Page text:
For myself, coming in as a new brewer back in 2006 and for a time, just the both of us running the original Hall brewery it has always been interesting working with Stef. We had both studied Food Science, so had similar backgrounds. I had come from a big brewery environment and Stef from small. It was great to see our ideas and concepts meet somewhere in the middle. It was cool for me to downscale big brewery ideology and begin crafting and (I’d like to think) for Stef to see my background and approach that to craft. It was fun to brew my very own recipes for the first time… experimenting and constantly evolving already established beers. This approach has been absorbed by our entire team. Every one of our brewers is given the opportunity to do this. We have no tradition at Thornbridge and don’t find it all that necessary to follow certain styles or practices. We just want to make great beer and this is something that Stef has helped foster.

Legendary Roger Protz and the man behind Thornbridge, Jim Harrison, share a beer (hopefully it's Jaipur!)

Our brewery director, Jim Harrison, sums it up, “Well deserved for Stef, but also to everyone at Thornbridge for the amazing teamwork that allows us to compete at this level”. I agree!

In my mind this is a major step for microbreweries. This type of accolade is often given to well established brewers of regional or even larger breweries and for one of the little guys (we run a 30 barrel brewhouse) to be on the radar with regards to the pursuit of brewing excellence, it has to be a great thing for the burgeoning craft industry.

Would I say that Stef is a perfectionist? Absolutely! Would I say it helps us as a brewery produce the best beer we possibly can? Undoubtedly! It seems like others think so, too!!

Stef tests to check if his tankard is stainless steel 304... ideal for brewing vessels you know 🙂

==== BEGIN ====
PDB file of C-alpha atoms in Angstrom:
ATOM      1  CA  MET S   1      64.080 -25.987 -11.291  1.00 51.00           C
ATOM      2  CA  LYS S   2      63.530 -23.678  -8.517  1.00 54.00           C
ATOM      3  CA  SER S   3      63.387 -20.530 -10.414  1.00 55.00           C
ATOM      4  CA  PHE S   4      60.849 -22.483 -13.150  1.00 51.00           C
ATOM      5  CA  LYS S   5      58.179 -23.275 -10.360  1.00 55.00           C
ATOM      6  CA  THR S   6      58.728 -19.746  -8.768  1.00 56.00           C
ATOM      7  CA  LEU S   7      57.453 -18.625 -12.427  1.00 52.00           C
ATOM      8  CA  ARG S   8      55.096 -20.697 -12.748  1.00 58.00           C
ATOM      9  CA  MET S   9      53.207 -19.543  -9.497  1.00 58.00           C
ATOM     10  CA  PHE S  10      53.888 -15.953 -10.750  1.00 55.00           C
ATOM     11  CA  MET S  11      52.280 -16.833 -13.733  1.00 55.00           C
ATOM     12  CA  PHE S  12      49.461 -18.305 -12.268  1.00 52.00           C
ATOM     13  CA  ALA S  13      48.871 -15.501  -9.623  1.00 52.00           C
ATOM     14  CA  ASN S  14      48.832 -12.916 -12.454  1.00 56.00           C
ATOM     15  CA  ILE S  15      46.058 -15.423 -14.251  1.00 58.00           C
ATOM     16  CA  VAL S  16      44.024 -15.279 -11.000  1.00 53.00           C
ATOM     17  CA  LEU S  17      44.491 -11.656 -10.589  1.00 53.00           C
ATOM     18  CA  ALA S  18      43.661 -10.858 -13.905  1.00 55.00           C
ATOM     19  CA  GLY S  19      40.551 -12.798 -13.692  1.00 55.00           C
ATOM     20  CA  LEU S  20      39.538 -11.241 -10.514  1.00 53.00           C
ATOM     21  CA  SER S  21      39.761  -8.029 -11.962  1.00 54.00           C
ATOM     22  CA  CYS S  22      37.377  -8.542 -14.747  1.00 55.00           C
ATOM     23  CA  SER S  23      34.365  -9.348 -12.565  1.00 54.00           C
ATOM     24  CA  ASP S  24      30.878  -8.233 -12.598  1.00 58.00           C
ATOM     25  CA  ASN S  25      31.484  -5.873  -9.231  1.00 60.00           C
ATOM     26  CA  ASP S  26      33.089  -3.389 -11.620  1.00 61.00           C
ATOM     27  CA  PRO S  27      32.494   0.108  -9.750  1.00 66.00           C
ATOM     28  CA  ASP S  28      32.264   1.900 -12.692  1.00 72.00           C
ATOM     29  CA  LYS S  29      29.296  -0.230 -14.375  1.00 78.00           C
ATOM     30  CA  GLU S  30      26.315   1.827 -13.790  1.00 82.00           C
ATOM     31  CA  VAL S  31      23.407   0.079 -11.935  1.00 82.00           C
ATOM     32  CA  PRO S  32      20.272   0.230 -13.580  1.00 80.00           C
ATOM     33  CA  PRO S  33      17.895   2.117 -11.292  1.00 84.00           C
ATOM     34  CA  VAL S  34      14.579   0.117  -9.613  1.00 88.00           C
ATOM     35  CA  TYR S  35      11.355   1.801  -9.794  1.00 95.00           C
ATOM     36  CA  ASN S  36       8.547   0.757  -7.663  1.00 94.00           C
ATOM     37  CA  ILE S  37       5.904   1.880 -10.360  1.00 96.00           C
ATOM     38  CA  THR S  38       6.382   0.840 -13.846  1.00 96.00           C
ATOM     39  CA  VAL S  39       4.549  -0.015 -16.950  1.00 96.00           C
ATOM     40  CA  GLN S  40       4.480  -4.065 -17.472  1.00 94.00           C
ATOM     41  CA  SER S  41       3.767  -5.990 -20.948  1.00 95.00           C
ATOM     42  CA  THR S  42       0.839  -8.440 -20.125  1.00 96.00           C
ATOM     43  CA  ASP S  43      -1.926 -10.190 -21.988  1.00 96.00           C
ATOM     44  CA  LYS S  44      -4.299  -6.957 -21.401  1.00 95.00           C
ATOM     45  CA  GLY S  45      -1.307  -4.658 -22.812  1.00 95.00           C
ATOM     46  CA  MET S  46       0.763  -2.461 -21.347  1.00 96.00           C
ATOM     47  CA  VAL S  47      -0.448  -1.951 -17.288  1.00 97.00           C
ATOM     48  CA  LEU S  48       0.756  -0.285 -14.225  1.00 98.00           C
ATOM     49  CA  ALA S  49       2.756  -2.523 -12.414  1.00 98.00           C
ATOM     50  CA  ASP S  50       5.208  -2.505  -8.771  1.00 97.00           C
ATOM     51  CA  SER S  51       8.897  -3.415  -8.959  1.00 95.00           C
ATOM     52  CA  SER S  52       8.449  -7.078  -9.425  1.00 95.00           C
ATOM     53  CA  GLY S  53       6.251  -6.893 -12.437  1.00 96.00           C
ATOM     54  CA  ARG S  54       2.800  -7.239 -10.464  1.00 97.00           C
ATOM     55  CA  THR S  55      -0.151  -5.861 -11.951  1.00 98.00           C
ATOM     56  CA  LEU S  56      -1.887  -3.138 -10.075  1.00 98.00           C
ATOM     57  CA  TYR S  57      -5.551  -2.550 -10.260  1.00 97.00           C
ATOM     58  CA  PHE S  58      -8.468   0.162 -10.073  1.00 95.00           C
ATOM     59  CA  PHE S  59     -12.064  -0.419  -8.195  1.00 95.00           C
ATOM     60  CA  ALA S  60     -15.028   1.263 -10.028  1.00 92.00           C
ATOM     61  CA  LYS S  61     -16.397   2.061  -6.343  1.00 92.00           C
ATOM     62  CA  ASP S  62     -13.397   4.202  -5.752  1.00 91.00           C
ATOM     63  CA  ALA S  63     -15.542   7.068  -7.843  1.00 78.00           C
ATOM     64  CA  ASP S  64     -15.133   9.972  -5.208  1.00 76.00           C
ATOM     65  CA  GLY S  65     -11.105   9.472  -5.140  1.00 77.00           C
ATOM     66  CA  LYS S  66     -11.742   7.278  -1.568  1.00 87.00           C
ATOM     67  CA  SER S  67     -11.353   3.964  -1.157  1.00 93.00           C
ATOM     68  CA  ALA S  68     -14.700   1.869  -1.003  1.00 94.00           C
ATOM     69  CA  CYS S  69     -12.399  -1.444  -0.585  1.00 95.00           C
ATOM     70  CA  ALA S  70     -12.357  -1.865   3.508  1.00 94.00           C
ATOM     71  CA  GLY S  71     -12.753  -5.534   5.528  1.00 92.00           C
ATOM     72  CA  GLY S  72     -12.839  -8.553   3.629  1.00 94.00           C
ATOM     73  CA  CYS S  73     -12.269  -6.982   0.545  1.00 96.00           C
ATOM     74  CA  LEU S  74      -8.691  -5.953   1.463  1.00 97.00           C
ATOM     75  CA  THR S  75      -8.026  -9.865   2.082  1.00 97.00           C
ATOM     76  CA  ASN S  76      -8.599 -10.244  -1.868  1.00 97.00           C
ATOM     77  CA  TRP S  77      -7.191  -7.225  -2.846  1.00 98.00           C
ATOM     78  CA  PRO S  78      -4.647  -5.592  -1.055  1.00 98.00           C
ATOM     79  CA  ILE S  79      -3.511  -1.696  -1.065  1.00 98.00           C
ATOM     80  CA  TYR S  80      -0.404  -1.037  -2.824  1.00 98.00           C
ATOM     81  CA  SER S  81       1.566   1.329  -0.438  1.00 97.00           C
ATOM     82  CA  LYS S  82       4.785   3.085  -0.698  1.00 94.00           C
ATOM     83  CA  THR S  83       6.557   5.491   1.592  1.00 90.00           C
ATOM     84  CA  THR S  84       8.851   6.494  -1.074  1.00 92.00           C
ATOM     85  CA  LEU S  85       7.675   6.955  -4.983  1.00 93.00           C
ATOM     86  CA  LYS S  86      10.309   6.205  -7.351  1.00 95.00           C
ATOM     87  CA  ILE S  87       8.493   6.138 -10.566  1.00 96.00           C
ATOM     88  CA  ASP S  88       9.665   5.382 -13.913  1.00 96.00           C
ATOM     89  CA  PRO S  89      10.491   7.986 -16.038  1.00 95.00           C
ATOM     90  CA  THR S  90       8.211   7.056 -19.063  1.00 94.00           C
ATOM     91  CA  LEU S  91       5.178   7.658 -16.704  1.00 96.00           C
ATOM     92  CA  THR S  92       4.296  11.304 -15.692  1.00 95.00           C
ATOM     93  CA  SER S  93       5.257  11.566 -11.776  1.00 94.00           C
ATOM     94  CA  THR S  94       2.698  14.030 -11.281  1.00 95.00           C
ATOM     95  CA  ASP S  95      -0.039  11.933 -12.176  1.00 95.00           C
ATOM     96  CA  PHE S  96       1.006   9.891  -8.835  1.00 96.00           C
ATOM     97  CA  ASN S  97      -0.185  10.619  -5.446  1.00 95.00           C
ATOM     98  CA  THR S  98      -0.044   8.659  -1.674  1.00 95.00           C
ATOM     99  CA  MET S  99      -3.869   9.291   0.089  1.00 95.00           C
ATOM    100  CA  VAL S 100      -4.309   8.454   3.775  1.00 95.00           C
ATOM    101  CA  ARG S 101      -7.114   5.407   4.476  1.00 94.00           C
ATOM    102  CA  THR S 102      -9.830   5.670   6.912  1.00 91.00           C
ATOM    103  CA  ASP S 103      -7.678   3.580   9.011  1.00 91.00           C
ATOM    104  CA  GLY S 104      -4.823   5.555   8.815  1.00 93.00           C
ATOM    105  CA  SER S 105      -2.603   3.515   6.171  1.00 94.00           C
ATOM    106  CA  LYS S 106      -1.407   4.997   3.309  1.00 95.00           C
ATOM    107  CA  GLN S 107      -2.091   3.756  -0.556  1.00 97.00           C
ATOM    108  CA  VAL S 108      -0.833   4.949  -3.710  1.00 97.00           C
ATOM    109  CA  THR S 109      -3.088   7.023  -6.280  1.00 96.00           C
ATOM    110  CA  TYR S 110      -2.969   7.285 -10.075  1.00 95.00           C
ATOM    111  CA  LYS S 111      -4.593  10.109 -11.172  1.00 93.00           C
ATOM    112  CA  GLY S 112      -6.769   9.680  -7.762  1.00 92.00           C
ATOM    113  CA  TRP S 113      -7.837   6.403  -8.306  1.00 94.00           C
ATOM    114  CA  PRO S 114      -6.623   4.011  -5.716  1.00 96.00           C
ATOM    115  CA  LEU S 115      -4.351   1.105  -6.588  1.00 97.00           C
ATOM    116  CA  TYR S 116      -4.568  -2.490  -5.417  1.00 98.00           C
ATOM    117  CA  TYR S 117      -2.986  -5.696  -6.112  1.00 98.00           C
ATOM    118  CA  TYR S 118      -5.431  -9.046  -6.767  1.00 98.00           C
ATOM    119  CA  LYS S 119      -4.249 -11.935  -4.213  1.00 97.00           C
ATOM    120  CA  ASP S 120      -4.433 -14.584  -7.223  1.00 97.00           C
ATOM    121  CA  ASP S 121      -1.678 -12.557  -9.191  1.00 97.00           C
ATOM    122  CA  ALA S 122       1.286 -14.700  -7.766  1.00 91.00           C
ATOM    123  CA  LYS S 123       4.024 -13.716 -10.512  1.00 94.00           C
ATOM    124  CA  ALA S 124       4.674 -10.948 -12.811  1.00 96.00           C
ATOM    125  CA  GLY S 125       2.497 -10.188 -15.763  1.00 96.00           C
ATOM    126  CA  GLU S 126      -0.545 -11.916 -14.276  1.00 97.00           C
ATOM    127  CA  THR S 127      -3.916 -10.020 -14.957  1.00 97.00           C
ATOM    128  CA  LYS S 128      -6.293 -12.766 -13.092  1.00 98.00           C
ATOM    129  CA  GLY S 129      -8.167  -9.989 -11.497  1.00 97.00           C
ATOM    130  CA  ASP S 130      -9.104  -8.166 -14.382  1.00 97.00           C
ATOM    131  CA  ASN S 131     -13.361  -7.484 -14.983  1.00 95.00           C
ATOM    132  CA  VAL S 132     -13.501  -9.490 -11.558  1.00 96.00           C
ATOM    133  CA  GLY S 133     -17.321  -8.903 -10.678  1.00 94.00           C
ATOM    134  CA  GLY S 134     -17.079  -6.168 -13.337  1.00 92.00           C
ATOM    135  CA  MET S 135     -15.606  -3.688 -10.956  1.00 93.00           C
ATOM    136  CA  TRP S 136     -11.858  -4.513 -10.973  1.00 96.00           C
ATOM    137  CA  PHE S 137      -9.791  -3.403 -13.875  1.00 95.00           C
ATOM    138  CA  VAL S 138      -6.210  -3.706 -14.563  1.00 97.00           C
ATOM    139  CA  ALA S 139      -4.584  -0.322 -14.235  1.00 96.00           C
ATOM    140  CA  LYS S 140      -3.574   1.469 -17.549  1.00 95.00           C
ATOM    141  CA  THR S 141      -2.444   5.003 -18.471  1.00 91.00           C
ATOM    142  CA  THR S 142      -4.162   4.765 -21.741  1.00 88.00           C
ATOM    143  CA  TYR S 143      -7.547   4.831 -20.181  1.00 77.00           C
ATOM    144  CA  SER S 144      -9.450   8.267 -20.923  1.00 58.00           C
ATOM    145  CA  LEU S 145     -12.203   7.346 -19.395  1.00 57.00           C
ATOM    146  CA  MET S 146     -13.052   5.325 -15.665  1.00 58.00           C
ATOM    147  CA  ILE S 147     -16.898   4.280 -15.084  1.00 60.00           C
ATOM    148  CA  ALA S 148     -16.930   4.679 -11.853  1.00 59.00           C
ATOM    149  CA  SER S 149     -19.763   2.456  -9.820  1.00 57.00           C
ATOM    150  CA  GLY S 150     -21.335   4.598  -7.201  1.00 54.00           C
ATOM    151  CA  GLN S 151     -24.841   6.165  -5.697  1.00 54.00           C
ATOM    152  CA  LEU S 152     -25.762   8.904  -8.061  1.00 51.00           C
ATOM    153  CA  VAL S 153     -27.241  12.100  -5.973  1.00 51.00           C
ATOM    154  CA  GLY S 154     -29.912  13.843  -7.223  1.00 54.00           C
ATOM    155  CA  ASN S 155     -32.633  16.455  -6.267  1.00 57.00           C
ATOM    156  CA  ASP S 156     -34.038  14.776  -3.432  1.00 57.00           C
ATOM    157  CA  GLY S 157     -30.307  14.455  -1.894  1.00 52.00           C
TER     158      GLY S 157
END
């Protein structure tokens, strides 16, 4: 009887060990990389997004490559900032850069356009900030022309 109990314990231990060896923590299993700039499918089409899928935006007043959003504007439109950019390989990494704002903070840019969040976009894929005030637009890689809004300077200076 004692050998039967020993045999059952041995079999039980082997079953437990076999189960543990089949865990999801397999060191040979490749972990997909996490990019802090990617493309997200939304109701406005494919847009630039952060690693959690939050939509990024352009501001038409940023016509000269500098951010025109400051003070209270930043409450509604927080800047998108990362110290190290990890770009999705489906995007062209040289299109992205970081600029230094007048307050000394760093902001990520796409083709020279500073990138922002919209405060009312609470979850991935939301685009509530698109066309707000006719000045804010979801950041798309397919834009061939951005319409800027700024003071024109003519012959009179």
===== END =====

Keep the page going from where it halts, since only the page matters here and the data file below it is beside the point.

Bigger Brewery, Crapper Beer?

I’ve only worked in five breweries in my time as a brewer. They’ve all been slightly different, some big and able to brew hundreds of thousands of litres in a day, others smaller and brewing only a thousand or so litres a day. They’ve all been great breweries and produced technically great beer. Some of them have even started small and then got larger as demand for their products grew.

But there are always murmurings. whispers with hands over mouth, knowing nods and winks. Little statements along the lines of “that’s not even craft beer you know”, “that beer is just made of chemicals”, or “it’s not as good as it was before they upsized”.

It’s the last statement that upsets me. If this statement was to come from a professional brewer, someone versed in the intricacies of the brewing process and technology, someone formally trained on a tasting panel with the chance to taste the beer in the same situation every time, then nonsense like that above wouldn’t worry me at all. But often it doesn’t. It tends to come from the people we make beer for. The customers or the folk who love a pint or the beer geeks, sometimes even from the blatantly misinformed.

Why should I be upset? There seems to be a thought that once a brewery increases in size, it loses it’s craft approach, the beer suffers and there’s that inevitable “it’s not as good as it was when they were smaller”. I’ve seen this time and time again on blogs, I’ve chatted to people and heard it again and again, yet it always upsets me. When a brewery is lucky and successful enough to grow, the last thing on the minds of the brewers is that the beer should taste different or be substandard. Sure, sometimes it will be subtly different due to slight variations in things like vessel dynamics, water supplies or processes, but there is a lot more that comes into play with beer flavour than the brewery or batch size. You also have to remember I say subtle changes. These are discrepancies that are generally not even able to be picked up by the brewers at the source of brewing, let along further down the supply chain.

Let’s take cask ale as an example. I brew a cask of Hopton as per normal. 4.3% alcohol, Maris Otter pale ale malt, Amber malt, Bramling Cross hops, a hint of Pilgrim as well in the bittering addition. I brew it at the Hall. I brew it at Riverside. One brew on our 1640 litre brewery, the other on our slightly larger 5000 litre brewery. I taste them side by side. They taste, for all intents and purposes, the same. The rounded, biscuity malty kick is the same… it should be, it’s the same recipe. The slightly citrus, hinting at berryfruit hop nose is the same. As it should be.